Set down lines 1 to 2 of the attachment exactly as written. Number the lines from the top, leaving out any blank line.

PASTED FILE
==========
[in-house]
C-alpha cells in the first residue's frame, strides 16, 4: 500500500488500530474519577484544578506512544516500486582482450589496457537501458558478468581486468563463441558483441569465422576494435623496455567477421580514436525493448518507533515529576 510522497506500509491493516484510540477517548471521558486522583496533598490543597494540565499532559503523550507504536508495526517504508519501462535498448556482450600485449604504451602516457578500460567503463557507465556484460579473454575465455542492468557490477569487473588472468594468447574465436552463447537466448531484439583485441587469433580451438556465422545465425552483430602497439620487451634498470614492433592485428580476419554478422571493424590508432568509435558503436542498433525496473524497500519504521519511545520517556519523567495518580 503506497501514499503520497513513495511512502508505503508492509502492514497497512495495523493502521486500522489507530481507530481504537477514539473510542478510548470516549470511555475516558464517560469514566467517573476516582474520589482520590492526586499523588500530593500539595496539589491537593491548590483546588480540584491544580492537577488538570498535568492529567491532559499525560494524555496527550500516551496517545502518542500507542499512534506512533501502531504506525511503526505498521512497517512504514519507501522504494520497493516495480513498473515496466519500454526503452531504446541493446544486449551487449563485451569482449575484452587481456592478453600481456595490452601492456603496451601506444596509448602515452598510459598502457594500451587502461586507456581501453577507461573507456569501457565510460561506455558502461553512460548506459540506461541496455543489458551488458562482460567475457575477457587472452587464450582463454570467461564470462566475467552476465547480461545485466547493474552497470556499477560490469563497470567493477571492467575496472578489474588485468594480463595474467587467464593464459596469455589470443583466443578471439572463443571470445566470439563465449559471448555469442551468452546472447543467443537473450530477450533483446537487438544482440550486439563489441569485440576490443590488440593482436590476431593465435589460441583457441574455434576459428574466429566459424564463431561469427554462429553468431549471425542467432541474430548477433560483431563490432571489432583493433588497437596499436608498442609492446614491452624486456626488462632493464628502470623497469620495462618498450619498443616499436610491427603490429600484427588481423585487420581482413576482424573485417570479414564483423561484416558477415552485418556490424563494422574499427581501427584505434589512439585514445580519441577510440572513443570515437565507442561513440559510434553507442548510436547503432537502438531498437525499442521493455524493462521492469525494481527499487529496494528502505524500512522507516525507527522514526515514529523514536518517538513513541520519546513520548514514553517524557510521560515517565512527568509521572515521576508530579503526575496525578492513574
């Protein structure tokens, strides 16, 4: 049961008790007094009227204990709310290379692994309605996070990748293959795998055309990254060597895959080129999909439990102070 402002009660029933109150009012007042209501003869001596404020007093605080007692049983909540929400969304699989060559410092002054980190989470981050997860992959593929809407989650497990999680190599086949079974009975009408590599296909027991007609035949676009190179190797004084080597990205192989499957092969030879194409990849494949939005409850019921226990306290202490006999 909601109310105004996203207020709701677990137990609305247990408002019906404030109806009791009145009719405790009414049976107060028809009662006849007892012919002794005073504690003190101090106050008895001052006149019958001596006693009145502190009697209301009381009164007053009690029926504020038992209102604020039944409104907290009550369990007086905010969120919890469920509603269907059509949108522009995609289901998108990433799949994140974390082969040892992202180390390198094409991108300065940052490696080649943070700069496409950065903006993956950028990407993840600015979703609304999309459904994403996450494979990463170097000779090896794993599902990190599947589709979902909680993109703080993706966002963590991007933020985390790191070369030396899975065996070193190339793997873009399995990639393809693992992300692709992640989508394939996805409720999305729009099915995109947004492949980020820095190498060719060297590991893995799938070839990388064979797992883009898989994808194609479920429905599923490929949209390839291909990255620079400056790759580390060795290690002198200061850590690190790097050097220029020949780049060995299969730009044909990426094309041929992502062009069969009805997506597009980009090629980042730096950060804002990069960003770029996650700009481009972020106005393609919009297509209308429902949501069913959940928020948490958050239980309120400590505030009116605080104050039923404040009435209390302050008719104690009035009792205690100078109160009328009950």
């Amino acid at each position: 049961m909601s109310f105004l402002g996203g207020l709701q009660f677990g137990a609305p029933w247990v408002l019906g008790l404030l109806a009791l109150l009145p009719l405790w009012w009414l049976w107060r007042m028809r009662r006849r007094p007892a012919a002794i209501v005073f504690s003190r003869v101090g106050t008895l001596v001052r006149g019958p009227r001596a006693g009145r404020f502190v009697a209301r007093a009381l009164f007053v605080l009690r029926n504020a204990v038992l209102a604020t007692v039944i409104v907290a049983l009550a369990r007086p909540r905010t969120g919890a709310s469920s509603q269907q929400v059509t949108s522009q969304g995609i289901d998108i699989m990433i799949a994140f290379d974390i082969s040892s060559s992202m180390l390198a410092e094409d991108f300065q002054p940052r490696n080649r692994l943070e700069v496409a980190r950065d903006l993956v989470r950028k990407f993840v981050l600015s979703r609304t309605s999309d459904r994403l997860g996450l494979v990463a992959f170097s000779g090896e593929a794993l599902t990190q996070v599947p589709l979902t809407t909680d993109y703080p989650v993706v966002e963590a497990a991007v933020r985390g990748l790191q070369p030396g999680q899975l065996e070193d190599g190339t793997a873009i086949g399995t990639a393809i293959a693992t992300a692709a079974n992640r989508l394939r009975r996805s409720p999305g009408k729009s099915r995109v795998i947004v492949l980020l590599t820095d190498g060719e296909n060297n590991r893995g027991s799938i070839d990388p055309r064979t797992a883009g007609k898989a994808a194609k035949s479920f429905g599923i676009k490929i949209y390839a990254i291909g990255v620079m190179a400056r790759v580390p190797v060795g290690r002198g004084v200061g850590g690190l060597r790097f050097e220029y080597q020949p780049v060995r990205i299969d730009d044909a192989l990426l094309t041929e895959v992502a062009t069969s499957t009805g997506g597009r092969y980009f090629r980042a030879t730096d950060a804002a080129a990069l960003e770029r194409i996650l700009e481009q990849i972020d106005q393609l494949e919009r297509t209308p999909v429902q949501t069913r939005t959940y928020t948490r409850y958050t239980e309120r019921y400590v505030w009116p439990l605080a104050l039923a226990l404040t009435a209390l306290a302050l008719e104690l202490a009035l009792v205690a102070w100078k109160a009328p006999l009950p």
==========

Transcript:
[in-house]
C-alpha cells in the first residue's frame, strides 16, 4: 500500500488500530474519577484544578506512544516500486582482450589496457537501458558478468581486468563463441558483441569465422576494435623496455567477421580514436525493448518507533515529576 510522497506500509491493516484510540477517548471521558486522583496533598490543597494540565499532559503523550507504536508495526517504508519501462535498448556482450600485449604504451602516457578500460567503463557507465556484460579473454575465455542492468557490477569487473588472468594468447574465436552463447537466448531484439583485441587469433580451438556465422545465425552483430602497439620487451634498470614492433592485428580476419554478422571493424590508432568509435558503436542498433525496473524497500519504521519511545520517556519523567495518580 503506497501514499503520497513513495511512502508505503508492509502492514497497512495495523493502521486500522489507530481507530481504537477514539473510542478510548470516549470511555475516558464517560469514566467517573476516582474520589482520590492526586499523588500530593500539595496539589491537593491548590483546588480540584491544580492537577488538570498535568492529567491532559499525560494524555496527550500516551496517545502518542500507542499512534506512533501502531504506525511503526505498521512497517512504514519507501522504494520497493516495480513498473515496466519500454526503452531504446541493446544486449551487449563485451569482449575484452587481456592478453600481456595490452601492456603496451601506444596509448602515452598510459598502457594500451587502461586507456581501453577507461573507456569501457565510460561506455558502461553512460548506459540506461541496455543489458551488458562482460567475457575477457587472452587464450582463454570467461564470462566475467552476465547480461545485466547493474552497470556499477560490469563497470567493477571492467575496472578489474588485468594480463595474467587467464593464459596469455589470443583466443578471439572463443571470445566470439563465449559471448555469442551468452546472447543467443537473450530477450533483446537487438544482440550486439563489441569485440576490443590488440593482436590476431593465435589460441583457441574455434576459428574466429566459424564463431561469427554462429553468431549471425542467432541474430548477433560483431563490432571489432583493433588497437596499436608498442609492446614491452624486456626488462632493464628502470623497469620495462618498450619498443616499436610491427603490429600484427588481423585487420581482413576482424573485417570479414564483423561484416558477415552485418556490424563494422574499427581501427584505434589512439585514445580519441577510440572513443570515437565507442561513440559510434553507442548510436547503432537502438531498437525499442521493455524493462521492469525494481527499487529496494528502505524500512522507516525507527522514526515514529523514536518517538513513541520519546513520548514514553517524557510521560515517565512527568509521572515521576508530579503526575496525578492513574